## Abstract

Consider the problem of estimating the parameters of multiple polynomial phase signals observed by a sensor array. In practice, it is difficult to maintain a precisely calibrated array. The array manifold is then assumed to be unknown, and the estimation is referred to as blind estimation. To date, only an approximated maximum likelihood estimator (AMLE) was suggested for blindly estimating the polynomial coefficients of each signal. However, this estimator requires a multidimensional search over the entire coefficient space. Instead, we propose an estimation approach which is based on two steps. First, the signals are separated using a blind source separation technique, which exploits the constant modulus property of the signals. Then, the coefficients of each polynomial are estimated using a least squares method applied to the unwrapped phase of the estimated signal. This estimator does not involve any search in the coefficient spaces. The computational complexity of the proposed estimator increases linearly with respect to the polynomial order, whereas that of the AMLE increases exponentially. Simulation results show that the proposed estimator achieves the Cramr-Rao lower bound at moderate or high signal to noise ratio.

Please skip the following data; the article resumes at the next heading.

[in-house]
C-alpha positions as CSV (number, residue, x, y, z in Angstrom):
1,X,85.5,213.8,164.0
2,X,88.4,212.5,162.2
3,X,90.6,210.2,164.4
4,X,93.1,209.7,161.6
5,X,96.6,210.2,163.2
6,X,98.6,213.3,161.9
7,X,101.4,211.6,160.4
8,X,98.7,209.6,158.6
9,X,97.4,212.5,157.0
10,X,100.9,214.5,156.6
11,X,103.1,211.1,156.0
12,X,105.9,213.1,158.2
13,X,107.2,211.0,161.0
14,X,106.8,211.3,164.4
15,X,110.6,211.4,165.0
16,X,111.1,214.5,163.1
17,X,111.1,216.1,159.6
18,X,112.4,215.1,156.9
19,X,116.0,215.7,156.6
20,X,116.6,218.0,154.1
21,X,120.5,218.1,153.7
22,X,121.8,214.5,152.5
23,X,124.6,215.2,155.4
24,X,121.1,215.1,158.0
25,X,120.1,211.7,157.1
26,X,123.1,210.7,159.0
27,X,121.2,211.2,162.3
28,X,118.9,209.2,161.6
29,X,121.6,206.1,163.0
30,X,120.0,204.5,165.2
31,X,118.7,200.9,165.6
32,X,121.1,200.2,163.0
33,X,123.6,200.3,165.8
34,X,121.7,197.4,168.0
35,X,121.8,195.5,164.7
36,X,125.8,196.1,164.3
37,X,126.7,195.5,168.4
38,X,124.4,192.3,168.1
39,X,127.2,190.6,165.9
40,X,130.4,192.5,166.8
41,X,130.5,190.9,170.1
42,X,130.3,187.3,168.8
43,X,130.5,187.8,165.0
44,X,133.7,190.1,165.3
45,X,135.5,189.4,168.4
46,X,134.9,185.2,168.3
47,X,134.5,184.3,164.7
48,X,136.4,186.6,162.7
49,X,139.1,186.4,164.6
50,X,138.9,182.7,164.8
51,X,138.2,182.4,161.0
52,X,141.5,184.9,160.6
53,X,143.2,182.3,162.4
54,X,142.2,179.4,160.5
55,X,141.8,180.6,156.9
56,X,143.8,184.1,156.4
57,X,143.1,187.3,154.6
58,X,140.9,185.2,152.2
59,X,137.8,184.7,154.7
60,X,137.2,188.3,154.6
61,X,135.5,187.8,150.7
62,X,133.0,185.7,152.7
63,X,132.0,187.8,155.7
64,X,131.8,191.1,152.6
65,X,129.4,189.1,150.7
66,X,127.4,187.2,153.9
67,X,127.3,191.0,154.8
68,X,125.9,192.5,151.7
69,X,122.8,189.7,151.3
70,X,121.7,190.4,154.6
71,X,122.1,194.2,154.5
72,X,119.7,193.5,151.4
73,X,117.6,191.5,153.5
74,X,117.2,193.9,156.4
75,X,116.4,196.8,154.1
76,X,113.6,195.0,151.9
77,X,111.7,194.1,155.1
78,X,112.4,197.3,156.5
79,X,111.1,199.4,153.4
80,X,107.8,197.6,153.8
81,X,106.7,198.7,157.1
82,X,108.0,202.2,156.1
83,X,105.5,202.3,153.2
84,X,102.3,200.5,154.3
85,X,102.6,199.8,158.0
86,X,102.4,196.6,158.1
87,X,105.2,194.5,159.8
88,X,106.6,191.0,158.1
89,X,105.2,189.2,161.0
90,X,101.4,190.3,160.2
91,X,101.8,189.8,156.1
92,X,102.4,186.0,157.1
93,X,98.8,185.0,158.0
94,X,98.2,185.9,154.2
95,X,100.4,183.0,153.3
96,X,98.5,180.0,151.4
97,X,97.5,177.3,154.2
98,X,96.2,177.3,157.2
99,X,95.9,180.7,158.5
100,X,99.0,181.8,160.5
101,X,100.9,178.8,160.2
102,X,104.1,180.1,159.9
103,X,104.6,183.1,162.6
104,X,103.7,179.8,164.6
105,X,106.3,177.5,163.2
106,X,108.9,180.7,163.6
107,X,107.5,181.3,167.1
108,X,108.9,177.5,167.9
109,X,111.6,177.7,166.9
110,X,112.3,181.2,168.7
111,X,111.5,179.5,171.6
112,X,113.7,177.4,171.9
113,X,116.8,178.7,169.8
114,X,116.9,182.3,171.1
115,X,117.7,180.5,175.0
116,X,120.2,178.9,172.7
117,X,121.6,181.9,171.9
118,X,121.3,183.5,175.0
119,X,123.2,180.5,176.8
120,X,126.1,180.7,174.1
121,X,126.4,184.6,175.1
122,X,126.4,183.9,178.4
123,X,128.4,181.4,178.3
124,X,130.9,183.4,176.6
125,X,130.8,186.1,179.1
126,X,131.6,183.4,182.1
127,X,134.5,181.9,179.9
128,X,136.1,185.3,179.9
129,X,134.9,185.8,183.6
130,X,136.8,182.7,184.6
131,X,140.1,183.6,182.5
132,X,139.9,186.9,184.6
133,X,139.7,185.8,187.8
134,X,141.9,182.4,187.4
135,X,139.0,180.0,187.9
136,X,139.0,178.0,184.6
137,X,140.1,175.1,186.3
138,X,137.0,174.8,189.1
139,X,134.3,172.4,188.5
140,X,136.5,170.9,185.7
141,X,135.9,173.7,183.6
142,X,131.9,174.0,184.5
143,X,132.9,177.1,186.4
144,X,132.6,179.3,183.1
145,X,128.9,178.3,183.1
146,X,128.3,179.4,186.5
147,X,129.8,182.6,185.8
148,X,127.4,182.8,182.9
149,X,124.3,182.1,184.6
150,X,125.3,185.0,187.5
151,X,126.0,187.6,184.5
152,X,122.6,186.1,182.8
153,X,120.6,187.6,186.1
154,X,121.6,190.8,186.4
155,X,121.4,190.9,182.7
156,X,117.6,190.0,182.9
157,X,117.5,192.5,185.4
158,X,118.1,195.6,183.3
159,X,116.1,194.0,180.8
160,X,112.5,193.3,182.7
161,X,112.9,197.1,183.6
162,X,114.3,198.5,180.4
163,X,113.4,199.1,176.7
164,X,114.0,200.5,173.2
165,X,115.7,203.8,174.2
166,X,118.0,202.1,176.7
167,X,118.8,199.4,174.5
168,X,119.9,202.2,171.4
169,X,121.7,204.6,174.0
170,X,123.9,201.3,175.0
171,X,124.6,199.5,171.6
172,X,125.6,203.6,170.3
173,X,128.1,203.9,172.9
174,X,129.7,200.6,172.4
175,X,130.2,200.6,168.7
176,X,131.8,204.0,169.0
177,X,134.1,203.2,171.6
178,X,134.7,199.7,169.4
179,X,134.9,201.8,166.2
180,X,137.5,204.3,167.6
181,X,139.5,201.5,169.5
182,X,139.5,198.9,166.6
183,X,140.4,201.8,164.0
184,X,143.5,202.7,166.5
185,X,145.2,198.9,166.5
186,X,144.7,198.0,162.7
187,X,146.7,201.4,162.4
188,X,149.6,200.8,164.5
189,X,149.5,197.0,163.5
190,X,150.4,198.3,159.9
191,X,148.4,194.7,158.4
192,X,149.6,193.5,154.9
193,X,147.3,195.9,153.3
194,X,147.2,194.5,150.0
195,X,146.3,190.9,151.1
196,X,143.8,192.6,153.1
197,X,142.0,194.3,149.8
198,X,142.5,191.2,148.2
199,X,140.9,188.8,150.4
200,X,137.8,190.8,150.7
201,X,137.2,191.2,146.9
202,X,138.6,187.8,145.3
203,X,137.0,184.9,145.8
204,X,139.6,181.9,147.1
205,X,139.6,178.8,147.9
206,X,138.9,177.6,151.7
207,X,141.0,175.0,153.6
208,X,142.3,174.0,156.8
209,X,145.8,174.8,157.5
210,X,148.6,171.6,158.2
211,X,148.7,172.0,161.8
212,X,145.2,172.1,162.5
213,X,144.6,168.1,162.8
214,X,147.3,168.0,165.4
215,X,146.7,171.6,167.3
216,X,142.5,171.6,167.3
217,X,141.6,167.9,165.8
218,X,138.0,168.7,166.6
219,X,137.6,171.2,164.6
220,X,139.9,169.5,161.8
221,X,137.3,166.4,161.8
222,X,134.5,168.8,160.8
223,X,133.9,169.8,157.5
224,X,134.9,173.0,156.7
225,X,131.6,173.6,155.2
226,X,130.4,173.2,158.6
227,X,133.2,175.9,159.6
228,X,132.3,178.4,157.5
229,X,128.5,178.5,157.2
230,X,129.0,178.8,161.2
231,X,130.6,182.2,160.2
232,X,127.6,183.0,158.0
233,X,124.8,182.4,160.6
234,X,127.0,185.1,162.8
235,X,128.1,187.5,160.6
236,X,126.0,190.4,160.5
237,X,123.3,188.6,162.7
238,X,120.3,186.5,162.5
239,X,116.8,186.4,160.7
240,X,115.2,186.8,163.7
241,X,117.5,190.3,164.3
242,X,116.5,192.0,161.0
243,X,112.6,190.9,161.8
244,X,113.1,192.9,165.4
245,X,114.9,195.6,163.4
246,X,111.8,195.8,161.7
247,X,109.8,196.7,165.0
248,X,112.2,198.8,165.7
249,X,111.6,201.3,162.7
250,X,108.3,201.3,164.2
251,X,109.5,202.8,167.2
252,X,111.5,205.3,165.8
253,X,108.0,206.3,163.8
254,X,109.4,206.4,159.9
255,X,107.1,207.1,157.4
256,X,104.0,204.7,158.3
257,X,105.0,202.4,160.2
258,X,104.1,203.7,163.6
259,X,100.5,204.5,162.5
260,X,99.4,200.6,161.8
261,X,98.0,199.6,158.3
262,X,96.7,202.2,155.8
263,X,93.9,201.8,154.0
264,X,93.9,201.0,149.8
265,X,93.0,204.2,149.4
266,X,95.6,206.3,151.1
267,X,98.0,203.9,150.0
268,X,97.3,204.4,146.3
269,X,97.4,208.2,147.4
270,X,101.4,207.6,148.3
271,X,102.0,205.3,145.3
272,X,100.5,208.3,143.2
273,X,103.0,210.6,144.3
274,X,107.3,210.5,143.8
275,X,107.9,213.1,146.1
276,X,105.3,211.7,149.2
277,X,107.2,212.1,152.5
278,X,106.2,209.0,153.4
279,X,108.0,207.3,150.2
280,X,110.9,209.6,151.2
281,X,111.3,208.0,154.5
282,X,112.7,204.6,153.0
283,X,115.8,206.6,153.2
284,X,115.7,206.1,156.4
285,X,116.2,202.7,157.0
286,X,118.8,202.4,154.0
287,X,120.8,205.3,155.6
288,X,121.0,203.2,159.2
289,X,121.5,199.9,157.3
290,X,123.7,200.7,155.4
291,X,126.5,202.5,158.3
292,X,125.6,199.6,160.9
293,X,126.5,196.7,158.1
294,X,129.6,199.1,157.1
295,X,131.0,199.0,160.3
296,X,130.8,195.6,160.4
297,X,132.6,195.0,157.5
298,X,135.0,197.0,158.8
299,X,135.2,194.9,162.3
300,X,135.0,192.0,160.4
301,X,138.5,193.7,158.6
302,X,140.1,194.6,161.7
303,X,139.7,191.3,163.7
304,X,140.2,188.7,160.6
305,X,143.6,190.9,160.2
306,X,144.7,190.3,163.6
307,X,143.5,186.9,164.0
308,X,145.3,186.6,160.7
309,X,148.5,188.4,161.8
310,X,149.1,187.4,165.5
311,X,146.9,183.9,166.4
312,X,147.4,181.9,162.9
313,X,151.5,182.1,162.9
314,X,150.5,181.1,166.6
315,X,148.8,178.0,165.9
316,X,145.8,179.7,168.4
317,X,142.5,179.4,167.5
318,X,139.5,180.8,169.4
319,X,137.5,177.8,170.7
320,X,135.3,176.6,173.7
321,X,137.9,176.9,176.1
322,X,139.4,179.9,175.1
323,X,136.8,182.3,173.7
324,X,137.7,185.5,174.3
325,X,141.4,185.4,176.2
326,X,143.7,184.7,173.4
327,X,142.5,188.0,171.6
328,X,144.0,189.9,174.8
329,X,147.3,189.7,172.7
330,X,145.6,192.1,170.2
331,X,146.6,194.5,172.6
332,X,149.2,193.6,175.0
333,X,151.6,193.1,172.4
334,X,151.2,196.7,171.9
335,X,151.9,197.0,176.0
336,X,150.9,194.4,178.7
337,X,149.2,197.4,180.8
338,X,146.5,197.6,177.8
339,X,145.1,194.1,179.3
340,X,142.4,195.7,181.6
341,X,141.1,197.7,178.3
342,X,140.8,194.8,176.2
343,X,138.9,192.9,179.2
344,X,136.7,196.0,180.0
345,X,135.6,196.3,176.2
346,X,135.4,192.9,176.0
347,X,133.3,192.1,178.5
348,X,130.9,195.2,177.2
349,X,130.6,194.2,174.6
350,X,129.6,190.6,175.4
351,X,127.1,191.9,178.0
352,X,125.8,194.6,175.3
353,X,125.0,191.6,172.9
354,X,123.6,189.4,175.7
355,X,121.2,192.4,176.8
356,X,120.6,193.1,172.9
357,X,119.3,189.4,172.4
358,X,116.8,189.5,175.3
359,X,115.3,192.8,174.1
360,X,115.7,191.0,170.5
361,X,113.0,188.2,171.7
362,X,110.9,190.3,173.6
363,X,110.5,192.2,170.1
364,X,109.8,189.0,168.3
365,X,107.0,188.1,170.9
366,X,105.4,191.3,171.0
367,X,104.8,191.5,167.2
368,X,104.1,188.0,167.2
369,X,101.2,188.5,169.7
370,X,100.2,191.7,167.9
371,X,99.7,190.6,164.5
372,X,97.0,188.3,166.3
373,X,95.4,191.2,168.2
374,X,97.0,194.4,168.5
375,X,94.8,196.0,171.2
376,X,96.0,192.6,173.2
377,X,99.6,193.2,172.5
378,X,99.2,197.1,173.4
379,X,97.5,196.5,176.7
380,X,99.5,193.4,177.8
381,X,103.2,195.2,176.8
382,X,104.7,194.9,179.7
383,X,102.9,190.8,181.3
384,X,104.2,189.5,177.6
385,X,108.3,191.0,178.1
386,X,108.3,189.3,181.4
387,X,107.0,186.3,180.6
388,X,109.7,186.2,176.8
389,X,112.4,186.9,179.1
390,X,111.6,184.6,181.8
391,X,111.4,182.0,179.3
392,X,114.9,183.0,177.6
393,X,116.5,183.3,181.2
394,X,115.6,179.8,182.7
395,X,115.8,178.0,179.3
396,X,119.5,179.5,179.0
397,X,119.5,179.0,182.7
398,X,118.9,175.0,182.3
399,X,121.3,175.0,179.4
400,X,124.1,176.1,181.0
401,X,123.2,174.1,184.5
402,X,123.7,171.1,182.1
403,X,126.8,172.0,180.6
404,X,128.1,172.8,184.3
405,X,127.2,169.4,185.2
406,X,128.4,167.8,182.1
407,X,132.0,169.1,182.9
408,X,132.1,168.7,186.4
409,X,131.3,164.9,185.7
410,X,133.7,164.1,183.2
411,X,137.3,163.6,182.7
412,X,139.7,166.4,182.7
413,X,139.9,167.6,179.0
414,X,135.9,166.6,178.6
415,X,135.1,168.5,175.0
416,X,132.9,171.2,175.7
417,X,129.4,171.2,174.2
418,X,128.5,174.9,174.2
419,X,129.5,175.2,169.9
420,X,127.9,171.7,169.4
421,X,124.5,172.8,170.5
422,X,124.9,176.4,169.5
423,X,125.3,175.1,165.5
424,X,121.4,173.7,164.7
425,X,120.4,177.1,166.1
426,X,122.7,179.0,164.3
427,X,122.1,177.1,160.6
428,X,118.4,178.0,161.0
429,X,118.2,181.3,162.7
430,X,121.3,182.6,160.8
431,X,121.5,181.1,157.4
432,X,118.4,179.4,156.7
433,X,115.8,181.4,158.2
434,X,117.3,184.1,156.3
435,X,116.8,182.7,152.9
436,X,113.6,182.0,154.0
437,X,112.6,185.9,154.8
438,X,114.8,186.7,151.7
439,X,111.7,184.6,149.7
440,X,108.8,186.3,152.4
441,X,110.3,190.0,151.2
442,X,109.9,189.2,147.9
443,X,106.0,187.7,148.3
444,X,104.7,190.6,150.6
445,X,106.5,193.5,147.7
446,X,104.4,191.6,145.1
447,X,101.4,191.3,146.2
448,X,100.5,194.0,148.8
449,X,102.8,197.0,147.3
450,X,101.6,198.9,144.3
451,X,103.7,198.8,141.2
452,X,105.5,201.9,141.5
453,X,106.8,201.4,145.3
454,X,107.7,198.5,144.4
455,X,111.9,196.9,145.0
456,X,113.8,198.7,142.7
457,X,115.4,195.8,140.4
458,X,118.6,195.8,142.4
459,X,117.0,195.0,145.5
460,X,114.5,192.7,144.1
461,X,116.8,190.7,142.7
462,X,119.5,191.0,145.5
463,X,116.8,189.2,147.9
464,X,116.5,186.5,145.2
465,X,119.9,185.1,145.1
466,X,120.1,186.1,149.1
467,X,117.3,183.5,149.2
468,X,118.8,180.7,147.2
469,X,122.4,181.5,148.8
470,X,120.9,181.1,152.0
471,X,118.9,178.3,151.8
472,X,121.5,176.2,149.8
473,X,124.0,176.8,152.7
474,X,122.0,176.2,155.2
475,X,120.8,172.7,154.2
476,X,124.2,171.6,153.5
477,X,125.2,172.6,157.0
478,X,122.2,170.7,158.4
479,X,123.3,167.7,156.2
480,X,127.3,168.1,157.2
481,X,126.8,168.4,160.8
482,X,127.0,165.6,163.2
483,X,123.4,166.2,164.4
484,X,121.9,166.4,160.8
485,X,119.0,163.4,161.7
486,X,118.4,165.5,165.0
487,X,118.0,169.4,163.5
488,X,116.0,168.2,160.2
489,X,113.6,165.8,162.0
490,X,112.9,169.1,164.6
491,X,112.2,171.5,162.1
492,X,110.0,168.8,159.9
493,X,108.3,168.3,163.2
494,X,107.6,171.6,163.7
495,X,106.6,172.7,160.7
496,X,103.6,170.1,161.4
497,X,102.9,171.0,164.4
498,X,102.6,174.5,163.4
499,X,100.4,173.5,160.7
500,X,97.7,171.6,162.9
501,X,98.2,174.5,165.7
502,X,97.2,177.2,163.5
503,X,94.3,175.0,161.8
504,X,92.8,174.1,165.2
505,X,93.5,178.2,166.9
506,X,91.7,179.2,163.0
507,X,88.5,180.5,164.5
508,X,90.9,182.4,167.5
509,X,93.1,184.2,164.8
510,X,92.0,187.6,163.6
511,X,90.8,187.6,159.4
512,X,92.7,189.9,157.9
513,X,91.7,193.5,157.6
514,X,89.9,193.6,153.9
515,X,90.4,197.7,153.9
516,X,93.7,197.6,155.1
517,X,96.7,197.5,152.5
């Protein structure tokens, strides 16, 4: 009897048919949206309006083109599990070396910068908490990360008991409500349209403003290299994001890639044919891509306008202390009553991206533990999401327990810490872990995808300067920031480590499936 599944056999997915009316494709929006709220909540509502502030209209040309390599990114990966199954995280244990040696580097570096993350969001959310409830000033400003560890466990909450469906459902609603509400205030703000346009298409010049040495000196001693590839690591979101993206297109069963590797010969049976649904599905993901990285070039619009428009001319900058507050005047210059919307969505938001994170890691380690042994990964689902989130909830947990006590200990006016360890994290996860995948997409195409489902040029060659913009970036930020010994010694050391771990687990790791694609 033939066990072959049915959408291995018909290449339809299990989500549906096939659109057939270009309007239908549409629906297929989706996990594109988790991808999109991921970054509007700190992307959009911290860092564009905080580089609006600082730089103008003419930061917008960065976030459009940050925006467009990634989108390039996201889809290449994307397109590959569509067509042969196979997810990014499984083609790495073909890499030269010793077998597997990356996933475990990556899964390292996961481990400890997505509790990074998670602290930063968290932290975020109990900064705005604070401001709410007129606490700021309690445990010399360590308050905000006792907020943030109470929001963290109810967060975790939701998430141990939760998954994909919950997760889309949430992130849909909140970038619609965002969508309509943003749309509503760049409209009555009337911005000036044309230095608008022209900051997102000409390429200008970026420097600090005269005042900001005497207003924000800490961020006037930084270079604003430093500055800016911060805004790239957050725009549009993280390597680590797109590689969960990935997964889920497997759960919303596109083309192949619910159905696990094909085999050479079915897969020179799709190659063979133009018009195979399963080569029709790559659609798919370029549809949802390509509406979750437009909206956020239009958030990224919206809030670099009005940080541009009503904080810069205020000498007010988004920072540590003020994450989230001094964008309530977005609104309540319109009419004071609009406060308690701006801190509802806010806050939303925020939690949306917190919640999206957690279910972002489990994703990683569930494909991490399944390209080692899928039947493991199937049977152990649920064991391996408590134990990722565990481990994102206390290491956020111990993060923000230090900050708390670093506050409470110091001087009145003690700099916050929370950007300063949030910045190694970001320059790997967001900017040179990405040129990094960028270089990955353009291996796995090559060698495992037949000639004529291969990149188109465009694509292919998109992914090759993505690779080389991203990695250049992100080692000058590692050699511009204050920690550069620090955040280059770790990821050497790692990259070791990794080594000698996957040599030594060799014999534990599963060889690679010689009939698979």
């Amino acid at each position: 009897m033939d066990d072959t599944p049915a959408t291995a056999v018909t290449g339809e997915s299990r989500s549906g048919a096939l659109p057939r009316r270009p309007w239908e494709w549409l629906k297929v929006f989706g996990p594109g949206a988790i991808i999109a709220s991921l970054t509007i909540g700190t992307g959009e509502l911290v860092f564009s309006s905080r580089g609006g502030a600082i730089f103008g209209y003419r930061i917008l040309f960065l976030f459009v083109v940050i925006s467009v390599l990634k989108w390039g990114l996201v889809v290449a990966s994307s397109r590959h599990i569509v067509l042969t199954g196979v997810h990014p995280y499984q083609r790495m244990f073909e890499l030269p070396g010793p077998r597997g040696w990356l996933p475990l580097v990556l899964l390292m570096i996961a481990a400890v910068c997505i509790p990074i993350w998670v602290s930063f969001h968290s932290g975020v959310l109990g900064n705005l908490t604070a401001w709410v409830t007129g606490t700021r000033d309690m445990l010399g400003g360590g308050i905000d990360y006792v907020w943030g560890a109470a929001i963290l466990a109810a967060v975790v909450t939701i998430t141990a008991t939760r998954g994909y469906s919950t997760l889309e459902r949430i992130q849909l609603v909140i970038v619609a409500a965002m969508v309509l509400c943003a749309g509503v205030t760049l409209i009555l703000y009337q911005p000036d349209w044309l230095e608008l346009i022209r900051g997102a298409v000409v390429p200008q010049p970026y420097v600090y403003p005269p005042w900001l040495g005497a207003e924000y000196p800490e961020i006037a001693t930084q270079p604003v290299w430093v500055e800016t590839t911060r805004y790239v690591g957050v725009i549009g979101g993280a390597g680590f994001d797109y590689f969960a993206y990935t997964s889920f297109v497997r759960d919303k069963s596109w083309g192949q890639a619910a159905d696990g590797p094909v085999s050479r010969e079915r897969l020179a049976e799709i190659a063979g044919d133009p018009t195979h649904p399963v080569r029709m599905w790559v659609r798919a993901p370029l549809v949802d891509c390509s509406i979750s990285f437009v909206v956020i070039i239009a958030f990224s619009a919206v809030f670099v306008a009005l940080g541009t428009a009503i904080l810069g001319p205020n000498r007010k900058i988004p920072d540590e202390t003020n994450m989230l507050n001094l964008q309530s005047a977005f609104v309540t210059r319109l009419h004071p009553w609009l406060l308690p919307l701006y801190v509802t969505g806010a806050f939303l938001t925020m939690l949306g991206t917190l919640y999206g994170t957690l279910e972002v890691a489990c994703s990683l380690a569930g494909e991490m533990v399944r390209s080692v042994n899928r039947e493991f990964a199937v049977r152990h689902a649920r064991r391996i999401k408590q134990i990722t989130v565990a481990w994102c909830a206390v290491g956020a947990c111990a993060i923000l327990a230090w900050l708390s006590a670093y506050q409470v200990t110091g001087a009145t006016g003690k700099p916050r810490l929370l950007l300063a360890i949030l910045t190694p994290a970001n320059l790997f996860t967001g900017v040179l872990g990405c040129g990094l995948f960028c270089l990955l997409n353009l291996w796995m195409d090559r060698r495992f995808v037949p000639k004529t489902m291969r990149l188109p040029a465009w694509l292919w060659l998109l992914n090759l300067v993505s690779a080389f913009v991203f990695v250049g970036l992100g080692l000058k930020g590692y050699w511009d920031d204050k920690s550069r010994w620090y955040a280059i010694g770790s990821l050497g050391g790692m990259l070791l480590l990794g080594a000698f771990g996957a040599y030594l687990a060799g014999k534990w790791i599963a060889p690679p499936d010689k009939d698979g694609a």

Original language | American English |
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Article number | 5464353 |

Pages (from-to) | 4674-4683 |

Number of pages | 10 |

Journal | IEEE Transactions on Signal Processing |

Volume | 58 |

Issue number | 9 |

DOIs | |

State | Published - Sep 2010 |

Externally published | Yes |

### Bibliographical note

Funding Information:Manuscript received January 19, 2010; accepted April 28, 2010. Date of publication May 17, 2010; date of current version August 11, 2010. The associate editor coordinating the review of this manuscript and approving it for publication was Dr. Sergiy A. Vorobyov. This work was supported in part by the NWO-STW under the VICI program (Project 10382).

## Keywords

- Algebraic constant modulus algorithm
- blind estimation
- maximum likelihood estimation
- polynomial phase signals
- synthetic aperture radar